The Kroger supermarket chain will pay $180,000 to settle a religious discrimination lawsuit after two former employees alleged they were fired from an Arkansas grocery store in 2019 for refusing to wear logos they thought resembled a rainbow Pride flag.
The settlement was reached earlier this week and announced Thursday by the Equal Employment Opportunity Commission, the federal agency that investigates allegations of job discrimination on the basis of legally protected classes, such as race, sex or religion.
Kroger denied in court filings that it fired the women as a result of discrimination about their religious beliefs, and said the apron uniforms, which had a rainbow-colored heart, were not intended to express support for the LGBTQ community.
Judge Lee Rudofsky, a district court judge for the Eastern District of Arkansas and a Donald Trump appointee, signed off on the settlement, which was reached after years of litigation. The agreement is between Kroger Limited Partnership I, a subsidiary of the Cincinnati-based supermarket chain, and the EEOC and requires a store in Conway, Arkansas, to create a “religious accommodation policy” and beef up the religious discrimination training it gives store managers .
Faye Williams, a regional EEOC attorney, commended the newly agreed upon religious accommodation policy.
“The parties in the case worked in good faith to resolve this matter, and the Commission is pleased with the resolution,” Williams said in a statement.
As part of the settlement, Kroger will pay the two employees more than $70,000 each in back pay, which is part of the overall $180,000 settlement.
The EEOC filed the civil suit against the store in September 2020. The suit alleged that the store unlawfully fired two of its employees and violated civil rights laws by discriminating against them because of their religion.
The employees — Trudy Rickerd, who was 57 at the time she was fired, and Brenda Lawson, then 72 — have a “sincerely held religious belief” that “homosexuality is a sin,” the suit said.
Court documents state that in late April 2019, the Conway store began requiring some of its employees to wear a new uniform adorned with a rainbow-colored heart. The apron prompted at least 10 employees at the store, including Rickerd and Lawson, to immediately express disapproval of the logo, which they thought looked similar to the LGBTQ Pride flag. Kroger said in court filings that showing support for the LGBTQ community was not the intention of the uniforms.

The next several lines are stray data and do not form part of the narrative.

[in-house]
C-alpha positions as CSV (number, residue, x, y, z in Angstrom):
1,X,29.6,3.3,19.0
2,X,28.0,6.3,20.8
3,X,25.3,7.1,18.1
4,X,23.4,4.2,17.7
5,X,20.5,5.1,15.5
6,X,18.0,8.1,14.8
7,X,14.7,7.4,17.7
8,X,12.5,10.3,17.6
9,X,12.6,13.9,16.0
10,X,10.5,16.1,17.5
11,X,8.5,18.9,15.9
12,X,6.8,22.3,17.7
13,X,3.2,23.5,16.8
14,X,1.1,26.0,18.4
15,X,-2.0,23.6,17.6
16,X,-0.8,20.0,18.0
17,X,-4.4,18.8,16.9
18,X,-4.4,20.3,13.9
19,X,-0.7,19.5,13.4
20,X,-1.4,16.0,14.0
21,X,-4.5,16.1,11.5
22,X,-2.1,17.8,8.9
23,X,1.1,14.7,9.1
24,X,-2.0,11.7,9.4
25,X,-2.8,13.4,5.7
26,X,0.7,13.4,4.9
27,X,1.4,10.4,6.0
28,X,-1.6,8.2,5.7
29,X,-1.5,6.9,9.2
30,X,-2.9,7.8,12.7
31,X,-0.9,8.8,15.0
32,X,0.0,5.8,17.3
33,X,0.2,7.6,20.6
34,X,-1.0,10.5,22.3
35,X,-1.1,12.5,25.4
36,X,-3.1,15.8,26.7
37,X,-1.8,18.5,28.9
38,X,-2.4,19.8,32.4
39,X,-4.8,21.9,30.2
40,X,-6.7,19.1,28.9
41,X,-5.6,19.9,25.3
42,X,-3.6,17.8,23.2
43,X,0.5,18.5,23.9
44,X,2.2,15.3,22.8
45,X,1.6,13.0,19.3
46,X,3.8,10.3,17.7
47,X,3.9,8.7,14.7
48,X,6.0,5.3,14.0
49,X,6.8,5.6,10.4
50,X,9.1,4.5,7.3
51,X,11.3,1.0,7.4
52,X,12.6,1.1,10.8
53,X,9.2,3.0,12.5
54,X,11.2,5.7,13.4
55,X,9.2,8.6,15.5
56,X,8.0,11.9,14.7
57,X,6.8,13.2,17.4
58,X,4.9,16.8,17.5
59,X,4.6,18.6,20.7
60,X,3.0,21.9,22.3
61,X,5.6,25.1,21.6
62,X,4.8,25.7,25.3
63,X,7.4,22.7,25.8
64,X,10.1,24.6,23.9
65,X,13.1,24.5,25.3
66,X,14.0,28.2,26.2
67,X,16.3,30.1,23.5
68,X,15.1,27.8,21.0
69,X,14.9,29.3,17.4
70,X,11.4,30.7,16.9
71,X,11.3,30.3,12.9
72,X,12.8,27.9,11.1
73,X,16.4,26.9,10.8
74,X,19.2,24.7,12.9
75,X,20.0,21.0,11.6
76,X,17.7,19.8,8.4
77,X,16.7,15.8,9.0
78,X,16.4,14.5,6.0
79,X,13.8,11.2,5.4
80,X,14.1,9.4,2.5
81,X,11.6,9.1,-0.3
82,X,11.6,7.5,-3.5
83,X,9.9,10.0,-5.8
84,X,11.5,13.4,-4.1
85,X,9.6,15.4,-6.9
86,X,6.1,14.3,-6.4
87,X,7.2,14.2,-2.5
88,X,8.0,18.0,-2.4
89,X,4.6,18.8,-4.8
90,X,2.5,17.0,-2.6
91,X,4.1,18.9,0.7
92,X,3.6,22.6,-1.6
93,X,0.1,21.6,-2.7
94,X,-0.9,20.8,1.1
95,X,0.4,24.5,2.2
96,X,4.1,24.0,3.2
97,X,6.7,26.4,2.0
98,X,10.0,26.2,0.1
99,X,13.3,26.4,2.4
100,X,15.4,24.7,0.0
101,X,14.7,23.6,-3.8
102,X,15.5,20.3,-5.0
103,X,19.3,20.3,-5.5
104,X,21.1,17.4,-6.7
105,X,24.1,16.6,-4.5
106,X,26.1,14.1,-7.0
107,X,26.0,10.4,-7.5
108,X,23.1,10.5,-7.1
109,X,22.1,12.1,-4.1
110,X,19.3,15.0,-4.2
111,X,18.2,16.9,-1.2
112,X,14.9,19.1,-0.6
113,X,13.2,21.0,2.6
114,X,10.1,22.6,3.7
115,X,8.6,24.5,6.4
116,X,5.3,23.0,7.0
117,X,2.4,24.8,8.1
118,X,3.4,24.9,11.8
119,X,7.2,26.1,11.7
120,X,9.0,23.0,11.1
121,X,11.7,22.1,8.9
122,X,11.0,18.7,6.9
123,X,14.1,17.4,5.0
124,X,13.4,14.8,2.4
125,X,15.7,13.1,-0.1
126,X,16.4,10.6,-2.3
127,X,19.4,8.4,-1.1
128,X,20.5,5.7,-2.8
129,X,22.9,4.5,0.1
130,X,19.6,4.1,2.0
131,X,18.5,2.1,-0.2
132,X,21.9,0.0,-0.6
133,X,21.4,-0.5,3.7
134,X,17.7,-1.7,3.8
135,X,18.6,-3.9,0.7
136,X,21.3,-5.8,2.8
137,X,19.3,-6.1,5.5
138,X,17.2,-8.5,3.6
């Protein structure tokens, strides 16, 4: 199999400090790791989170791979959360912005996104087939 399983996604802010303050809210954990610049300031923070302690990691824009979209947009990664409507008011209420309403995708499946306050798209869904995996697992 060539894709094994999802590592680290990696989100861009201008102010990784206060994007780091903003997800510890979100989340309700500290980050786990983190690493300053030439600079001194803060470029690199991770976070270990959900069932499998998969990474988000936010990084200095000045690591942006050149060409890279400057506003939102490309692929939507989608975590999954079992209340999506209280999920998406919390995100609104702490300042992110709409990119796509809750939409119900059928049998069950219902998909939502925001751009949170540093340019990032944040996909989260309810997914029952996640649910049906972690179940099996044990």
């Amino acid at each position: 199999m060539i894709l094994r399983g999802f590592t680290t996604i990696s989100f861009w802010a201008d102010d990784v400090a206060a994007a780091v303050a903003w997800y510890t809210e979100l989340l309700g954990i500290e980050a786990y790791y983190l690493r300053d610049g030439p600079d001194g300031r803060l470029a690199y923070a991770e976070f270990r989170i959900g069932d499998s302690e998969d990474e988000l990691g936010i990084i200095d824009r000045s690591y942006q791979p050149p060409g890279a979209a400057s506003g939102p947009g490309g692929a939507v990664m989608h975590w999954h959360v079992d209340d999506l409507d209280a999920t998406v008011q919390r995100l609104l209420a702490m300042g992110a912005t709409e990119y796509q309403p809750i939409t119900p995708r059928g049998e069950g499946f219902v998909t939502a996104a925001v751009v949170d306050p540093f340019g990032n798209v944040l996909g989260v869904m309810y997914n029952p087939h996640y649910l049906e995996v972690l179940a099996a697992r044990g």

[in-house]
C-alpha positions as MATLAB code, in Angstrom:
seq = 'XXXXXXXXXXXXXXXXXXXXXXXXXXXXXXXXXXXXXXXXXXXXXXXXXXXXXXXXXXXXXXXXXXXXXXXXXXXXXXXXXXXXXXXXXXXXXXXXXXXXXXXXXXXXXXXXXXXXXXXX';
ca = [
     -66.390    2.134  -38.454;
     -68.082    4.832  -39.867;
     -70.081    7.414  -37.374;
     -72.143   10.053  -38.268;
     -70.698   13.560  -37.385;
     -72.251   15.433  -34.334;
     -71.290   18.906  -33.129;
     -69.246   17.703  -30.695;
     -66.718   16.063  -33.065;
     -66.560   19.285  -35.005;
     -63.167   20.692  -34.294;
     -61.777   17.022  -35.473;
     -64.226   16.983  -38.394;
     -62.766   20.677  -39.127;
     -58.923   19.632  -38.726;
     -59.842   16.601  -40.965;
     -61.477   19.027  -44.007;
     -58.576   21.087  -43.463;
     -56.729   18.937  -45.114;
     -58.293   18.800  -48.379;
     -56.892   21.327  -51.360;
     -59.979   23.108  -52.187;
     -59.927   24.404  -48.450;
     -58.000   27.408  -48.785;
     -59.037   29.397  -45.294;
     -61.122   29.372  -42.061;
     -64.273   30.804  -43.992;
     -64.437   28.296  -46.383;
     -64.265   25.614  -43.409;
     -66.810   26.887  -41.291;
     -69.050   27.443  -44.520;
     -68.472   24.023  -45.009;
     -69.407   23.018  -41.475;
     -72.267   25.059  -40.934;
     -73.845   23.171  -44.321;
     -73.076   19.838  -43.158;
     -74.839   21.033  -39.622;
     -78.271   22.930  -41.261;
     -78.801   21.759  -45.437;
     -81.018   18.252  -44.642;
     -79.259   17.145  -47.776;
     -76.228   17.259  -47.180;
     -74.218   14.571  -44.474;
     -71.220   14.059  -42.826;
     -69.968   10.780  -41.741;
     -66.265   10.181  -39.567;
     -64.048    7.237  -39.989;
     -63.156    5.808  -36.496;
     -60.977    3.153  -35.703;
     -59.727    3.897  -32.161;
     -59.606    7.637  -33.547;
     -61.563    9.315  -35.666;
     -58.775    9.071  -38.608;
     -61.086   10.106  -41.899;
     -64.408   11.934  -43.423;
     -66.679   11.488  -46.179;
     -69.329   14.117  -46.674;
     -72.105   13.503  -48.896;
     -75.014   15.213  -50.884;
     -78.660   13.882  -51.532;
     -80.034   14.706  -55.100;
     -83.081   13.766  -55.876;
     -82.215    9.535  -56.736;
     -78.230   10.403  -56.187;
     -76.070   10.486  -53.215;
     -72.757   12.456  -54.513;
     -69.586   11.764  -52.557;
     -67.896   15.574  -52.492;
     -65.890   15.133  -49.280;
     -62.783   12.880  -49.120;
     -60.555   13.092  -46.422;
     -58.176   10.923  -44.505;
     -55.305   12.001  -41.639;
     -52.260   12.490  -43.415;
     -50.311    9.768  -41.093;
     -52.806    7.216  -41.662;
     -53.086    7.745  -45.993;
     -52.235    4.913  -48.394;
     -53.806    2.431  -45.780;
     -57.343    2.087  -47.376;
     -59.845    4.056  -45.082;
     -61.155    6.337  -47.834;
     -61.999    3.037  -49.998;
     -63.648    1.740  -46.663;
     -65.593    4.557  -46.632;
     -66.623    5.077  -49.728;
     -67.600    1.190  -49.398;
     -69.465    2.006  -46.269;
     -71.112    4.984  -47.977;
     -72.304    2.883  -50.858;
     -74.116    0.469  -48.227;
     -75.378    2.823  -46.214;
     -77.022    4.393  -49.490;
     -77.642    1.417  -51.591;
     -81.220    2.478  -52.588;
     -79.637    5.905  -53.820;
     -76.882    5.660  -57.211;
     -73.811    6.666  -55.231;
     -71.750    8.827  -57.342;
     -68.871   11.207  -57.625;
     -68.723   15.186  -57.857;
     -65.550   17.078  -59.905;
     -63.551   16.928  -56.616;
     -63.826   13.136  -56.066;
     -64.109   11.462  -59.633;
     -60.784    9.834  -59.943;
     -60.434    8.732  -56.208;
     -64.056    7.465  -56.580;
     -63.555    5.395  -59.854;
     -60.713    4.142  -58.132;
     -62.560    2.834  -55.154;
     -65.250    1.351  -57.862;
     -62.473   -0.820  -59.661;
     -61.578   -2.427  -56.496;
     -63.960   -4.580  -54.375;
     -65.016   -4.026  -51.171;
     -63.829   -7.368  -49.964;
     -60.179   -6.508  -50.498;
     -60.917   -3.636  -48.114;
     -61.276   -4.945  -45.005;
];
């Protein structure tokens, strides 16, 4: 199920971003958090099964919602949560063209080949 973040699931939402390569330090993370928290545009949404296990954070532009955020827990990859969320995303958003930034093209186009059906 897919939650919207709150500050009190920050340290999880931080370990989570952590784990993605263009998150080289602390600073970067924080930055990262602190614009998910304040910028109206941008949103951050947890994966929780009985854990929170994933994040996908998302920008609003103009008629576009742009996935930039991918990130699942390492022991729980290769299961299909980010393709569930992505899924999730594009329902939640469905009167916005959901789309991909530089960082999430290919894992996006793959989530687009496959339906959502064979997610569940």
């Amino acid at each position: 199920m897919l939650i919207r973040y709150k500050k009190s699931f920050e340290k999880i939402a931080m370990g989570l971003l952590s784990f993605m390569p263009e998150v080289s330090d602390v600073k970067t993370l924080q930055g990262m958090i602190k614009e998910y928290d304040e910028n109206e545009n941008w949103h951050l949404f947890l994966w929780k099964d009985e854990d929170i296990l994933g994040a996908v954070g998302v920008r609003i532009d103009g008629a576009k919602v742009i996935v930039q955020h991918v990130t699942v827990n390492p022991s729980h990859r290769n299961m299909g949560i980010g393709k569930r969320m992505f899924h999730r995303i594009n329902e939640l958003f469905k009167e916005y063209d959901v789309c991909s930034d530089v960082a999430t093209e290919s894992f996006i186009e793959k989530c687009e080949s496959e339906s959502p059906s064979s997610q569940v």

Dating back to 2012, Kroger had been conducting market research to figure out how to better connect on an emotional level with its customers, according to court documents. By June 2018, Kroger had developed what the company called “Our Promise,” a customer service campaign based on four commitments, including to “improve every day” and to create a “friendly and caring environment,” according to a filing that includes facts generally agreed upon by the two parties.
To represent the four commitments, the company developed a heart-shaped logo with four different colors. That logo was placed on the new uniforms that were rolled out that year, but did not make it to the company’s Delta Division, which includes the Conway store, until 2019, according to court documents.
According to court documents, some of the employees’ disapproval about the uniforms stemmed from a news release Kroger put out earlier that year touting the designation of the entire company, which has many locations across the US, as “one of the best places to work for LGBTQ equality.” That designation came from the Human Rights Campaign, the country’s largest LGBTQ advocacy group.
At the Conway store, however, there was “a culture of bigotry and hate” for LGBTQ people among the store’s older, more religious employees, according to an anonymous employee complaint submitted to Kroger’s ethics hotline at the time. The complaint, which was cited in a June 23 order from the judge, alleged that those employees were getting the wrong impression about the uniforms.
“The aprons are viewed as Kroger’s way of promoting the LGBTQ agenda even though it has nothing to do with that,” the complaint said.
After refusing to wear the uniforms for weeks, or trying to cover up the rainbow logo, court documents state, Rickerd and Lawson were fired in late May and early June, respectively. They subsequently filed complaints with the EEOC.
David Hogue, a Conway-based lawyer who represented Rickerd and Lawson, said his clients’ lives were significantly affected when they were fired because they planned to retire at Kroger. But he said he thinks some people “misunderstood their position.”
“It wasn’t a position of judgment against the LGBTQ community; it just was a position of not wanting to endorse the LGBTQ community,” he said.
Kroger did not immediately respond to NBC News’ request for comment.
This is not the first time Conway, Arkansas, has made national news recently. Earlier this month, the town was in the national spotlight for a public school board meeting during which anti-transgender bathroom policies were passed, along with bans on two books with LGBTQ-related content. A man was recorded on video at the meeting saying LGBTQ people “deserve death.” A spokesperson for Conway Public Schools said the school district did not endorse the man’s claims.
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